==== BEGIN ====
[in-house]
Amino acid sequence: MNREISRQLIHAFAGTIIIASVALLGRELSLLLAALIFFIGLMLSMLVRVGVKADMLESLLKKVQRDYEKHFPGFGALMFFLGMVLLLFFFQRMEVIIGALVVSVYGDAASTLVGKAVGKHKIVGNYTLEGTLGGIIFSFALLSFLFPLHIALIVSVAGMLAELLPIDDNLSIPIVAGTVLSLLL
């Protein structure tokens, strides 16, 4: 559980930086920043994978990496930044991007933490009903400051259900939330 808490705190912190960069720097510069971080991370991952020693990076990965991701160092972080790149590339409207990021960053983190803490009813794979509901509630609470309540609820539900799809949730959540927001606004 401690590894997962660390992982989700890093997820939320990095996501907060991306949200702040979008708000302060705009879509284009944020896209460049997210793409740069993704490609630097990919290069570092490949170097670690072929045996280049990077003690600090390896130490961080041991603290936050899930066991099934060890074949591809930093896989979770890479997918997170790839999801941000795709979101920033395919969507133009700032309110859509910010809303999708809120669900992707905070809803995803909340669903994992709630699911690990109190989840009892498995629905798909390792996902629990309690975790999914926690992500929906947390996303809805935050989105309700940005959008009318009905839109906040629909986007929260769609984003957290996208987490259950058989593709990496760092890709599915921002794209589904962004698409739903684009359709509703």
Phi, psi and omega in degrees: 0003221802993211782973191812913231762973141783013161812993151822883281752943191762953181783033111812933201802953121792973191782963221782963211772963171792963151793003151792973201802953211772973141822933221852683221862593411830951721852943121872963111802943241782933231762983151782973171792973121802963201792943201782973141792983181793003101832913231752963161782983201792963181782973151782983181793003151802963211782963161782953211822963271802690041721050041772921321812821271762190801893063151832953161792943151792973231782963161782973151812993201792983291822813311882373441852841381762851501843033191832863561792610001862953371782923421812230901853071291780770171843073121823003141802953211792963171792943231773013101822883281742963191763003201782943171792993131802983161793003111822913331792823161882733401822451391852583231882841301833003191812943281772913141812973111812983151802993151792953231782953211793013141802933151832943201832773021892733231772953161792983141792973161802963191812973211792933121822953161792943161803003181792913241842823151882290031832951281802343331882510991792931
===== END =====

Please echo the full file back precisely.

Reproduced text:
[in-house]
Amino acid sequence: MNREISRQLIHAFAGTIIIASVALLGRELSLLLAALIFFIGLMLSMLVRVGVKADMLESLLKKVQRDYEKHFPGFGALMFFLGMVLLLFFFQRMEVIIGALVVSVYGDAASTLVGKAVGKHKIVGNYTLEGTLGGIIFSFALLSFLFPLHIALIVSVAGMLAELLPIDDNLSIPIVAGTVLSLLL
């Protein structure tokens, strides 16, 4: 559980930086920043994978990496930044991007933490009903400051259900939330 808490705190912190960069720097510069971080991370991952020693990076990965991701160092972080790149590339409207990021960053983190803490009813794979509901509630609470309540609820539900799809949730959540927001606004 401690590894997962660390992982989700890093997820939320990095996501907060991306949200702040979008708000302060705009879509284009944020896209460049997210793409740069993704490609630097990919290069570092490949170097670690072929045996280049990077003690600090390896130490961080041991603290936050899930066991099934060890074949591809930093896989979770890479997918997170790839999801941000795709979101920033395919969507133009700032309110859509910010809303999708809120669900992707905070809803995803909340669903994992709630699911690990109190989840009892498995629905798909390792996902629990309690975790999914926690992500929906947390996303809805935050989105309700940005959008009318009905839109906040629909986007929260769609984003957290996208987490259950058989593709990496760092890709599915921002794209589904962004698409739903684009359709509703």
Phi, psi and omega in degrees: 0003221802993211782973191812913231762973141783013161812993151822883281752943191762953181783033111812933201802953121792973191782963221782963211772963171792963151793003151792973201802953211772973141822933221852683221862593411830951721852943121872963111802943241782933231762983151782973171792973121802963201792943201782973141792983181793003101832913231752963161782983201792963181782973151782983181793003151802963211782963161782953211822963271802690041721050041772921321812821271762190801893063151832953161792943151792973231782963161782973151812993201792983291822813311882373441852841381762851501843033191832863561792610001862953371782923421812230901853071291780770171843073121823003141802953211792963171792943231773013101822883281742963191763003201782943171792993131802983161793003111822913331792823161882733401822451391852583231882841301833003191812943281772913141812973111812983151802993151792953231782953211793013141802933151832943201832773021892733231772953161792983141792973161802963191812973211792933121822953161792943161803003181792913241842823151882290031832951281802343331882510991792931